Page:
Smile Politely

Rehabilitating hardened honey

Not everything works out as planned in the kitchen. Strands of pasta become sticky masses, eggs over easy turn out to be anything but easy. And then there’s the day when you find out the hard way that you really should have cleaned the crumbs out of the toaster oven. We’ve all been there. But just because something goes awry, doesn’t mean it has to be a total loss. Very few kitchen mishaps are beyond salvage.

For example, if you want to make the all-honey oatmeal cookies in this week’s Local 365 and find the honey in your cupboard is no longer liquid, don’t throw it out. Honey doesn’t really go bad. It is natural for it to change from liquid to solid over time. In fact most of the honey consumed in the world isn’t in liquid form but in “creamed” form which is accomplished by partially crystallizing it, albeit via a controlled process.

Honey is a super solution. The glucose in it is prone to dropping out of solution and forming crystals. This can happen within a couple days of the honey being made, or never. When and whether crystallization occurs depends upon the honey’s glucose level; types like Tupelo tend to have less glucose. It also depends upon the presence of particles like pollen or wax, or even air bubbles. Keeping honey in an airtight container in a cool place (50 degrees for raw honey, 64 degrees for processed honey) is the best way to slow crystallization. Warmer temperatures tend to accelerate the process, and above 80 degrees you may find yourself on the way to having mead. If you are buying honey in large quantities, you can freeze it in small containers and thaw it at room temperature for 30 minutes.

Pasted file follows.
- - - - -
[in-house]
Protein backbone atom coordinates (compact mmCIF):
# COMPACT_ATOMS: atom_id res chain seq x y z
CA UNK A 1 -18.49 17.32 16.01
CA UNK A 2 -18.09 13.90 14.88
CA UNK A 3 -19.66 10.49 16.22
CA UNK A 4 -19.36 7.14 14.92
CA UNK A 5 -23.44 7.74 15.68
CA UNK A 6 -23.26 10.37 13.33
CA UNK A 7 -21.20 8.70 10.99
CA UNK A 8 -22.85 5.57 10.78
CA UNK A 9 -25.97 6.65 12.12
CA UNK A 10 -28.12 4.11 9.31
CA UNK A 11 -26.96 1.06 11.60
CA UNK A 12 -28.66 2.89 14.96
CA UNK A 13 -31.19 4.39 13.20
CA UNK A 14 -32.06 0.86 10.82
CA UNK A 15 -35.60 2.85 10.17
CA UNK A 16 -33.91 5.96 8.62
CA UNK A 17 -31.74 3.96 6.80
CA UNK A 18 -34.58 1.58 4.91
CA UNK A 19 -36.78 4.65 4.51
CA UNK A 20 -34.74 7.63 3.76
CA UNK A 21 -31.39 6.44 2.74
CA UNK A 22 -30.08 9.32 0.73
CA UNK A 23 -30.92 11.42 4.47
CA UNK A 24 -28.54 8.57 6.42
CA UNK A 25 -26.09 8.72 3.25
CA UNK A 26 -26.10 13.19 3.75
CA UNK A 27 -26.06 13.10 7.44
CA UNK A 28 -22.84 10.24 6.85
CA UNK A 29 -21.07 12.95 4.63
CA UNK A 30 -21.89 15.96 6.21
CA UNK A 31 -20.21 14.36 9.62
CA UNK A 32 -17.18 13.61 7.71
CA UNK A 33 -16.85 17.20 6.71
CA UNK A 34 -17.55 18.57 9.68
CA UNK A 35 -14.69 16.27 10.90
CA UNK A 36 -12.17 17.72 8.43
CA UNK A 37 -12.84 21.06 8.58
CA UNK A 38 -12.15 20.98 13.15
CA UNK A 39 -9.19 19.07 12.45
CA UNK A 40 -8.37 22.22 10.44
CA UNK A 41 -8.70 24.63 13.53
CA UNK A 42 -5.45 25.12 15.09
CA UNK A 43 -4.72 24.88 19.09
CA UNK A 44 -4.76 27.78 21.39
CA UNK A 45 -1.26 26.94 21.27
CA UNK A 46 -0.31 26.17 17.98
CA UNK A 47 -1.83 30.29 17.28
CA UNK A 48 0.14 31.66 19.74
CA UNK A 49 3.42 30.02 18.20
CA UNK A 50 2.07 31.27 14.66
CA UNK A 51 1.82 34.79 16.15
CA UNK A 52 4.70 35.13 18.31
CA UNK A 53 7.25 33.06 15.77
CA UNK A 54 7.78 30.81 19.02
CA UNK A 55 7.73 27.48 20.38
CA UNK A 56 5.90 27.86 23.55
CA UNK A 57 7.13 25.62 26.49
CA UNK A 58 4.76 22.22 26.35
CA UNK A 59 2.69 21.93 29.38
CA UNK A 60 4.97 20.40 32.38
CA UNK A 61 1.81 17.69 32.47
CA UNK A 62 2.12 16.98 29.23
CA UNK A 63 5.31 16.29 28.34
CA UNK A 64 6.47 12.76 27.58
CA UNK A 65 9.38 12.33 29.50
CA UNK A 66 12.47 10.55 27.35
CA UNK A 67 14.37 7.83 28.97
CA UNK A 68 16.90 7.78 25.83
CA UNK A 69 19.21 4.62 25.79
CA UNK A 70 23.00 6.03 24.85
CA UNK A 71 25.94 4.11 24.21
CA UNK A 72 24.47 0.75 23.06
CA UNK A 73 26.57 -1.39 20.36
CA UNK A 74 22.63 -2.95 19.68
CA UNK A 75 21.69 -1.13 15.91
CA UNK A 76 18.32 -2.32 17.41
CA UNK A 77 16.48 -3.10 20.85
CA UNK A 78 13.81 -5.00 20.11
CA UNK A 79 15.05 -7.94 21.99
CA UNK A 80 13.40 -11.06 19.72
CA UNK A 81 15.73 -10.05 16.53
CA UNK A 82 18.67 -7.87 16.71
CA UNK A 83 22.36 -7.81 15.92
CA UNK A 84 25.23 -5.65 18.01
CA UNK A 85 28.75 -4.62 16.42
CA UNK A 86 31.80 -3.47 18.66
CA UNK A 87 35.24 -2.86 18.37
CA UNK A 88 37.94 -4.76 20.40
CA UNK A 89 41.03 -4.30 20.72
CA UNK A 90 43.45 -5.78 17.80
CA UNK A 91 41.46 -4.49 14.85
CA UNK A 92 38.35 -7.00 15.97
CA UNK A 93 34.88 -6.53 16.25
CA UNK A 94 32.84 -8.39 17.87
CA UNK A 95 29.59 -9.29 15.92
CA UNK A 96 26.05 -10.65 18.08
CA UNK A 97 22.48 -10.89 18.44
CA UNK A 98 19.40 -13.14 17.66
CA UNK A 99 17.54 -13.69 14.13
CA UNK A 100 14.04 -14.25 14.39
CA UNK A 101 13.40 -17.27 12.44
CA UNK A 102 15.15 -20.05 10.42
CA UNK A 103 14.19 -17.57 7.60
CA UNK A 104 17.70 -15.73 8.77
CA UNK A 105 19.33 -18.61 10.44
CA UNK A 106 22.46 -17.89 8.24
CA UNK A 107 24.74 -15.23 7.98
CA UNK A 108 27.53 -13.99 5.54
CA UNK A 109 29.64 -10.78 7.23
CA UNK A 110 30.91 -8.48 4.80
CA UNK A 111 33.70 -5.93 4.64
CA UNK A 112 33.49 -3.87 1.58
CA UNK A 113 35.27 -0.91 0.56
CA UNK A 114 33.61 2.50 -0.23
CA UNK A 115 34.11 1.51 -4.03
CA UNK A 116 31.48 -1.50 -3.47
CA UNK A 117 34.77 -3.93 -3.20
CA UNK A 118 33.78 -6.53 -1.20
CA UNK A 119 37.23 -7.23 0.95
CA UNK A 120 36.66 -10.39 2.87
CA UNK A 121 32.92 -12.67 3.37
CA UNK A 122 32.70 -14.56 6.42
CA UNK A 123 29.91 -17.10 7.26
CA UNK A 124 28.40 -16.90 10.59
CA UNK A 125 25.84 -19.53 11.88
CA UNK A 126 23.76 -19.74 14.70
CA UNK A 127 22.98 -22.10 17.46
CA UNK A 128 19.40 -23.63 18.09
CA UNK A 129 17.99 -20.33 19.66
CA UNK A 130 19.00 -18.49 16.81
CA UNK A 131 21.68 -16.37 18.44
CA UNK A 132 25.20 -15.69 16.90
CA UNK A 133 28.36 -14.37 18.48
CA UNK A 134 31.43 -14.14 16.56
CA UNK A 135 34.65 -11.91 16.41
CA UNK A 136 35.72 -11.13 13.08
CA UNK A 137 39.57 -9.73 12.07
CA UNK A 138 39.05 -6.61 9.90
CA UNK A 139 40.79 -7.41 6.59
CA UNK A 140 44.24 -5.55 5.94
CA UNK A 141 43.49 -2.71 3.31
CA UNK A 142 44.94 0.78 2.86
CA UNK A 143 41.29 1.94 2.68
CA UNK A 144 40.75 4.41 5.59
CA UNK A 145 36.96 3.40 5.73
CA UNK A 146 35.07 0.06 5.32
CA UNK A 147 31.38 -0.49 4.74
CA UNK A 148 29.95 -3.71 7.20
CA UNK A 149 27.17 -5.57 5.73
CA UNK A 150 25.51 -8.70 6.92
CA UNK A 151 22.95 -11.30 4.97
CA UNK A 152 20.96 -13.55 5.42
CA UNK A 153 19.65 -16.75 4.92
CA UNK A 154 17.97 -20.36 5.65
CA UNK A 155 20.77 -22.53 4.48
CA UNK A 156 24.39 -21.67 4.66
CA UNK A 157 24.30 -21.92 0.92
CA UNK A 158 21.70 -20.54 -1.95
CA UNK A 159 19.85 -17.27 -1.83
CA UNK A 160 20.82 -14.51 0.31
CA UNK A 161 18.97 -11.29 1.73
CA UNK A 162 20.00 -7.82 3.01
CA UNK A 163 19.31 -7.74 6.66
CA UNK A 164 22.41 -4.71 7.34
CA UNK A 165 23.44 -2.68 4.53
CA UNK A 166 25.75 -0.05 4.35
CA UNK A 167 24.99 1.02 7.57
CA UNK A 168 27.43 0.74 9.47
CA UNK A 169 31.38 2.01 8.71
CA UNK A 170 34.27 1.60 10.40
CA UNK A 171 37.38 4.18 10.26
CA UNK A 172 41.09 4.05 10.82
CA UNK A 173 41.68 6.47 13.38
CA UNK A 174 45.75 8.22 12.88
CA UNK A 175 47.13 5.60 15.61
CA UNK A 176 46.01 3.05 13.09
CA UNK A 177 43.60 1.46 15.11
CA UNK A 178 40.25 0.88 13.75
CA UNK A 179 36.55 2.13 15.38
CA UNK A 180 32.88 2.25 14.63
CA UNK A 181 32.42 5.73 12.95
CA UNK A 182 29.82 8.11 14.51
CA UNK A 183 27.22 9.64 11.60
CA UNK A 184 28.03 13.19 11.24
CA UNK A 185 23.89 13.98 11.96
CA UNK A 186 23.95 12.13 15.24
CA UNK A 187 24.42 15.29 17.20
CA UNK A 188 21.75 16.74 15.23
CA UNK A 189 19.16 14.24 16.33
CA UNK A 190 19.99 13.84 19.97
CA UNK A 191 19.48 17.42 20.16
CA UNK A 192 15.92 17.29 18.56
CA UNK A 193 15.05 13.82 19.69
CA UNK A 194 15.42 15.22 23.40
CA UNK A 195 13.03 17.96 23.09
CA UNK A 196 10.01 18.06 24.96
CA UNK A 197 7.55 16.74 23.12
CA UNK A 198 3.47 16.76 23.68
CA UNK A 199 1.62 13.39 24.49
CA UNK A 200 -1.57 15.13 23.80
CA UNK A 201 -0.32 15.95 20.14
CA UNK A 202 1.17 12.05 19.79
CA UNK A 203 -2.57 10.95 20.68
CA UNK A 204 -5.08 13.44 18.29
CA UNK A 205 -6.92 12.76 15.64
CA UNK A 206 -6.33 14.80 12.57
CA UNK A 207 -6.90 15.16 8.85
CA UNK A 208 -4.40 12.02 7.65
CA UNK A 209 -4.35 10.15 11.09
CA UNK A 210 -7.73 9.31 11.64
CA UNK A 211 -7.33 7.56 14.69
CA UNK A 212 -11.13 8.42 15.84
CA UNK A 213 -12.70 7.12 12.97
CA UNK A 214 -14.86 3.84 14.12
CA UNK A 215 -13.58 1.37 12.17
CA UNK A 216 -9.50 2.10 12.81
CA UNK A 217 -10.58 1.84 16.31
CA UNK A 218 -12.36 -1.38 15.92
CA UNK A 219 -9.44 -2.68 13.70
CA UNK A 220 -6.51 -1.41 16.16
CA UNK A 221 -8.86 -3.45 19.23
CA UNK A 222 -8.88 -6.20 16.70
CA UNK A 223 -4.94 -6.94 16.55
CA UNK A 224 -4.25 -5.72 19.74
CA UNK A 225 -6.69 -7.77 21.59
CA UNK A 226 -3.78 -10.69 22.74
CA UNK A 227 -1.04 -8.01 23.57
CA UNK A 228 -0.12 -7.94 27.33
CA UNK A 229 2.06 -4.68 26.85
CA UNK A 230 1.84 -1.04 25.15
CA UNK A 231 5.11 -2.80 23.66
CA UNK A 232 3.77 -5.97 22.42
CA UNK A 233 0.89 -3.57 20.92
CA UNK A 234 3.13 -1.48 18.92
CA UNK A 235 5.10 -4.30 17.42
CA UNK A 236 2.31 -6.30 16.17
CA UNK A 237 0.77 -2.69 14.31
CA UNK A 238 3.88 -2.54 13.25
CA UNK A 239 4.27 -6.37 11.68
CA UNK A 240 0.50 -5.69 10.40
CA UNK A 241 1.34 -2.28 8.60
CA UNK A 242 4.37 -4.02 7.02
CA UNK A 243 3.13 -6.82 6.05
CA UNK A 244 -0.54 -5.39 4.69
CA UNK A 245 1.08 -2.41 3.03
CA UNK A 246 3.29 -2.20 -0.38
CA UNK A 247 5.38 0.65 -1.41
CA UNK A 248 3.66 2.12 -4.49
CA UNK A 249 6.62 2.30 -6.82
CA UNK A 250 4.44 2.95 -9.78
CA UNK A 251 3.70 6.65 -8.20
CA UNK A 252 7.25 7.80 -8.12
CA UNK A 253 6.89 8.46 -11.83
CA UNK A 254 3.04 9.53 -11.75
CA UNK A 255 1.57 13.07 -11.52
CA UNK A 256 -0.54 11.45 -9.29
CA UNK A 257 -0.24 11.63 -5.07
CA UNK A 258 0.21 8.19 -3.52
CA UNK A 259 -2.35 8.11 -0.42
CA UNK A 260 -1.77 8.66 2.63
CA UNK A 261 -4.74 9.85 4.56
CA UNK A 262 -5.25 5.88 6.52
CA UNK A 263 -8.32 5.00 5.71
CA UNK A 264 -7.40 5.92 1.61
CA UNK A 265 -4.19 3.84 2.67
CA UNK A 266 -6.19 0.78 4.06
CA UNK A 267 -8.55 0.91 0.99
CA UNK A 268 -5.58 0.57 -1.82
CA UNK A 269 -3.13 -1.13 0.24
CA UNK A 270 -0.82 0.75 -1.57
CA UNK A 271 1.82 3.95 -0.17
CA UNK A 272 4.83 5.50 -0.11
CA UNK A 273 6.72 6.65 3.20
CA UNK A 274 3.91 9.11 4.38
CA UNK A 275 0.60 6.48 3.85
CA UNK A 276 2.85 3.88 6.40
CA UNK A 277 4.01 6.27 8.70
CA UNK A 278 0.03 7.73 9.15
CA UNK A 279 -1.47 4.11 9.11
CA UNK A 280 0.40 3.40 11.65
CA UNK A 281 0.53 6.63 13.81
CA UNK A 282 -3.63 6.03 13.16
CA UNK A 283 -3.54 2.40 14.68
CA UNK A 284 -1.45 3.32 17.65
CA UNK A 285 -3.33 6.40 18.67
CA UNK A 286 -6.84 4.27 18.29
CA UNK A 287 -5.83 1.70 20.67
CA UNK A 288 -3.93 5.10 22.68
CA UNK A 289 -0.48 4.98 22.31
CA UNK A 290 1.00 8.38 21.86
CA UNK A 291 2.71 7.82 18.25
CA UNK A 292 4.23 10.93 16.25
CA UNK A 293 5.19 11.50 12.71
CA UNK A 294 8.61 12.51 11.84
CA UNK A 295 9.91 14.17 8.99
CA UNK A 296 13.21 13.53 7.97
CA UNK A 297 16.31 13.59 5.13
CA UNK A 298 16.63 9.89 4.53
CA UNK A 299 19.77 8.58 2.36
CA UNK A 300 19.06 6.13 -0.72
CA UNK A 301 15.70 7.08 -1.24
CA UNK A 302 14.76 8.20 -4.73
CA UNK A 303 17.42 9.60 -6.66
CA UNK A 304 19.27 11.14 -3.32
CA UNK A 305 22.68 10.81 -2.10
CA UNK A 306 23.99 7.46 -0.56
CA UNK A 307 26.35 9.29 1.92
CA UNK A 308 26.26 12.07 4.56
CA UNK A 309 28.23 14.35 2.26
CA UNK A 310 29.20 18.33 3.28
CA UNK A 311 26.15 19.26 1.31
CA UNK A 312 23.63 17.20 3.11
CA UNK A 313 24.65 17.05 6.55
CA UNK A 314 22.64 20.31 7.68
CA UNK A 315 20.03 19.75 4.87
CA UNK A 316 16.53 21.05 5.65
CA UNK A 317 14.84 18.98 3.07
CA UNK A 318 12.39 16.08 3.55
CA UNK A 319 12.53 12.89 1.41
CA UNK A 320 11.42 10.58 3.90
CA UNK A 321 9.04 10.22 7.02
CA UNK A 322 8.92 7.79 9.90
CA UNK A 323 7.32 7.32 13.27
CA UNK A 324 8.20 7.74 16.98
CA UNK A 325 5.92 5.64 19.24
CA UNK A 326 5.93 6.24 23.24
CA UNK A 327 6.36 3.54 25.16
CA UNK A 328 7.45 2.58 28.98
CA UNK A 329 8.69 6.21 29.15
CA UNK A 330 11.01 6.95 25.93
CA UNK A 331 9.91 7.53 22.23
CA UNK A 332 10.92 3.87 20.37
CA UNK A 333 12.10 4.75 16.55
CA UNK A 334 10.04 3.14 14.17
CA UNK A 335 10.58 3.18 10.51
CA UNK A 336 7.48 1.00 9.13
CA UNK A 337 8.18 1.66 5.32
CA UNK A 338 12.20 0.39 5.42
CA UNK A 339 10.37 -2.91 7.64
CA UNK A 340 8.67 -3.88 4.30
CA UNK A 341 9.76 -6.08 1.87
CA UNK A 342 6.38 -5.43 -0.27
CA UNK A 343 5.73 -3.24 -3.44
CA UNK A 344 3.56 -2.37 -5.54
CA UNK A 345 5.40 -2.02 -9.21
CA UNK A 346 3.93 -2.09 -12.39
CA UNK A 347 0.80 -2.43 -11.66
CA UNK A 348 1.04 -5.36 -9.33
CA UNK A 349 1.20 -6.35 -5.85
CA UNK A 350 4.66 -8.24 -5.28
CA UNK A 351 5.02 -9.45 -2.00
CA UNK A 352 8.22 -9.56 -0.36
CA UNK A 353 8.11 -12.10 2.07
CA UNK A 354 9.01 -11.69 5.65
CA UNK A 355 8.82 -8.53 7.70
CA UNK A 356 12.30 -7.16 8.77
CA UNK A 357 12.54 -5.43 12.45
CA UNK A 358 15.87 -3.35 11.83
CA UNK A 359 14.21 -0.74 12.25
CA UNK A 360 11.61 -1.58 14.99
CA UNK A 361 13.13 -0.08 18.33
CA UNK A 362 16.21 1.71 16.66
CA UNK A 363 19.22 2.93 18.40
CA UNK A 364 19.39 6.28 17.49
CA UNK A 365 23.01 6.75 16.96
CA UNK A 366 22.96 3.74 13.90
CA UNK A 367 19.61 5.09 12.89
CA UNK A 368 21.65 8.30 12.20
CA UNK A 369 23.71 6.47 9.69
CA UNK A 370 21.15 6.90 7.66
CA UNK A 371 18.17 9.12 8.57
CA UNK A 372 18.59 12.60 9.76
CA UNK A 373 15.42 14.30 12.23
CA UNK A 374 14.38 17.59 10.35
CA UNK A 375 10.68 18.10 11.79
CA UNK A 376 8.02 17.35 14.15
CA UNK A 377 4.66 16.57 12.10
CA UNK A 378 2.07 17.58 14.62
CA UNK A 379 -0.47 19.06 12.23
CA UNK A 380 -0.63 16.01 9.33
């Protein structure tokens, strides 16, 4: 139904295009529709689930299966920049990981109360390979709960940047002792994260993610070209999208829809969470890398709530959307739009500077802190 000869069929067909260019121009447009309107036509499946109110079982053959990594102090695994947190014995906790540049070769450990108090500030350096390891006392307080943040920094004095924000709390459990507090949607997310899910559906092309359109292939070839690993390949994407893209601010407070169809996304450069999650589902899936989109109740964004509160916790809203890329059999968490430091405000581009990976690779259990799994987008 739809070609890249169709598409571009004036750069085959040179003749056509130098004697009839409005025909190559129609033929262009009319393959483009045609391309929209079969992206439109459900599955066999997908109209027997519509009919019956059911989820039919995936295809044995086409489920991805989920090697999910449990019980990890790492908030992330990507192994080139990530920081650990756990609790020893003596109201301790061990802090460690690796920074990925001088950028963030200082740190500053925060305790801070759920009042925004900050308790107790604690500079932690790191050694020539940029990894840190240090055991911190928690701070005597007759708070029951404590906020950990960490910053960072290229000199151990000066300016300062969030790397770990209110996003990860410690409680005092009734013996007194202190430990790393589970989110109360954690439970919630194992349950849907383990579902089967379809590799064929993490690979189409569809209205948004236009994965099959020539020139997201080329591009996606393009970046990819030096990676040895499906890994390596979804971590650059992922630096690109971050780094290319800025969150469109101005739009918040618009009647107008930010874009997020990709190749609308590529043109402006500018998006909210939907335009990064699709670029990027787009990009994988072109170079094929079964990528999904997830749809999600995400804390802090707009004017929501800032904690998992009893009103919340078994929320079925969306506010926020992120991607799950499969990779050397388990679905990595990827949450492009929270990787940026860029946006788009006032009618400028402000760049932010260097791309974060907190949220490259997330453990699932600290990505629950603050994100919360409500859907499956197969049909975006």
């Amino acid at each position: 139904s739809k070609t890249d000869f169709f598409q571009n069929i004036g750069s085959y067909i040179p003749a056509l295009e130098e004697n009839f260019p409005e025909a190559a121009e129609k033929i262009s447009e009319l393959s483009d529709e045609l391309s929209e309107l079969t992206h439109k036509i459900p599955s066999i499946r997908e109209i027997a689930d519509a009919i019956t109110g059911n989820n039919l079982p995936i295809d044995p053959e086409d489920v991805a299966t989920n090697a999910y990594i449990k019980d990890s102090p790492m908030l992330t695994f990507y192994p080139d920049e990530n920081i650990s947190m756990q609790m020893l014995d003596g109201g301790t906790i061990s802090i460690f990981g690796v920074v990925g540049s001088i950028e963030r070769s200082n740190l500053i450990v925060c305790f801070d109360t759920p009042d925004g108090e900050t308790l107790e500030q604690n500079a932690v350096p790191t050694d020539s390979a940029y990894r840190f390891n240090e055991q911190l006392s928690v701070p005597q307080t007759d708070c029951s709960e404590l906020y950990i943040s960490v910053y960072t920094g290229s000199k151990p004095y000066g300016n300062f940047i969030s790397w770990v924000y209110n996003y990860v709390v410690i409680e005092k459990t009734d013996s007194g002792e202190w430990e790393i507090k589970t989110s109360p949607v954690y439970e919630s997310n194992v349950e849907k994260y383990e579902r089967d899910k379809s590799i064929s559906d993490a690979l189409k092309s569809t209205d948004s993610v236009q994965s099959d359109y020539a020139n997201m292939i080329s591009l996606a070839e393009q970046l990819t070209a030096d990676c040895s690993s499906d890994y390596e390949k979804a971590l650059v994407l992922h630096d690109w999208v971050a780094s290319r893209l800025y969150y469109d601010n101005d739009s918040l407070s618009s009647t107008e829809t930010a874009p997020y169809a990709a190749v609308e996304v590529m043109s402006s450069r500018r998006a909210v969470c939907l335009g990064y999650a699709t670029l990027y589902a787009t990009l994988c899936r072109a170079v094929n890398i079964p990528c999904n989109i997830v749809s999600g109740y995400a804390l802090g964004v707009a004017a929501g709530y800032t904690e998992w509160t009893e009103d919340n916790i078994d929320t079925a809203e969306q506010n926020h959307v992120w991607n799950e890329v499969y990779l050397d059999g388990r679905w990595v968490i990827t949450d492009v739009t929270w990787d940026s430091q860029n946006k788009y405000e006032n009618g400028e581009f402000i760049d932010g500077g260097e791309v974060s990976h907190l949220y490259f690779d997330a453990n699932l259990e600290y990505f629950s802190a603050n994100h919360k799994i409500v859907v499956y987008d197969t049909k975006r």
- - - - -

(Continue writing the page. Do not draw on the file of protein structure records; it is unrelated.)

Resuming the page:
When honey crystallizes, the best way to fix it is to place the honey container in warm water between 95 and 120 degrees until the honey returns to liquid. No need to heat water on the stove or in the microwave, just use the hottest setting on your tap. The process usually takes less than fifteen minutes. There are several websites which advocate simply microwaving the honey container, but unless you are going to use all the honey immediately this can actually make the problem worse over time. Microwave ovens work by heating water molecules. This leads to evaporation which will lead to more crystallization.


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